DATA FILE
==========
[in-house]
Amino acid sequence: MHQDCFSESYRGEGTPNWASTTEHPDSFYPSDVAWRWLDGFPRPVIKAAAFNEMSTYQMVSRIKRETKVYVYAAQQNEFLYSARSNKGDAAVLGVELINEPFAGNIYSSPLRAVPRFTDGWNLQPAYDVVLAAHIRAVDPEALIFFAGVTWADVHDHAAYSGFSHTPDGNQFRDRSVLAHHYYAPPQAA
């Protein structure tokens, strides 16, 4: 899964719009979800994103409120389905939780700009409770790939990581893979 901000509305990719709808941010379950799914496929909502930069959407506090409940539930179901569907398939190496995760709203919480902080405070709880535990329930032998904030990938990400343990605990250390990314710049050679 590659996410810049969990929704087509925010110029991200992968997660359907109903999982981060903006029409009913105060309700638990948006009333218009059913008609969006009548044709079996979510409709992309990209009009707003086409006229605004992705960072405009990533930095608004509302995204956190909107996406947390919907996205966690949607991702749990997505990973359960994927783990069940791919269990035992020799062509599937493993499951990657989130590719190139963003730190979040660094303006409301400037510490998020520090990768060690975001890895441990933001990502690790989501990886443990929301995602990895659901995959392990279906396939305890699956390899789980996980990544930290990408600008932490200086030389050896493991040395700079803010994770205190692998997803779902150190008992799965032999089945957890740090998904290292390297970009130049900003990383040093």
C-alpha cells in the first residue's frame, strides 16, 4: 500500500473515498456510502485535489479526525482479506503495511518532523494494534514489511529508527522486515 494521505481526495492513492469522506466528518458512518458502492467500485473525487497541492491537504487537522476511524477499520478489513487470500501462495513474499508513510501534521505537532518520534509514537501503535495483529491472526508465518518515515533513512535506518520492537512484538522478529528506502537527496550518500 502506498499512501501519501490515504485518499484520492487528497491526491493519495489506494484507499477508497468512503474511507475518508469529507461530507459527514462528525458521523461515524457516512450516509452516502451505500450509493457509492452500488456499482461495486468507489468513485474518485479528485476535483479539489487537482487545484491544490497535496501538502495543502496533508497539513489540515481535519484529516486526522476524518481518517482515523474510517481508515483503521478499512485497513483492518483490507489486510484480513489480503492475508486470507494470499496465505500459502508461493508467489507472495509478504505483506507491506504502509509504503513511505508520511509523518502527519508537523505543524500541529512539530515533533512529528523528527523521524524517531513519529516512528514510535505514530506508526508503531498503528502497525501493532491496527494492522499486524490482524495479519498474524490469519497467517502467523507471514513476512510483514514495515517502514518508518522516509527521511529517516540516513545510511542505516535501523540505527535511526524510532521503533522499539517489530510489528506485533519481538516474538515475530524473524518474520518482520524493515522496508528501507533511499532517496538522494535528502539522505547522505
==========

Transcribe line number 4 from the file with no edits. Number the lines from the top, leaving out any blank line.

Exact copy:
C-alpha cells in the first residue's frame, strides 16, 4: 500500500473515498456510502485535489479526525482479506503495511518532523494494534514489511529508527522486515 494521505481526495492513492469522506466528518458512518458502492467500485473525487497541492491537504487537522476511524477499520478489513487470500501462495513474499508513510501534521505537532518520534509514537501503535495483529491472526508465518518515515533513512535506518520492537512484538522478529528506502537527496550518500 502506498499512501501519501490515504485518499484520492487528497491526491493519495489506494484507499477508497468512503474511507475518508469529507461530507459527514462528525458521523461515524457516512450516509452516502451505500450509493457509492452500488456499482461495486468507489468513485474518485479528485476535483479539489487537482487545484491544490497535496501538502495543502496533508497539513489540515481535519484529516486526522476524518481518517482515523474510517481508515483503521478499512485497513483492518483490507489486510484480513489480503492475508486470507494470499496465505500459502508461493508467489507472495509478504505483506507491506504502509509504503513511505508520511509523518502527519508537523505543524500541529512539530515533533512529528523528527523521524524517531513519529516512528514510535505514530506508526508503531498503528502497525501493532491496527494492522499486524490482524495479519498474524490469519497467517502467523507471514513476512510483514514495515517502514518508518522516509527521511529517516540516513545510511542505516535501523540505527535511526524510532521503533522499539517489530510489528506485533519481538516474538515475530524473524518474520518482520524493515522496508528501507533511499532517496538522494535528502539522505547522505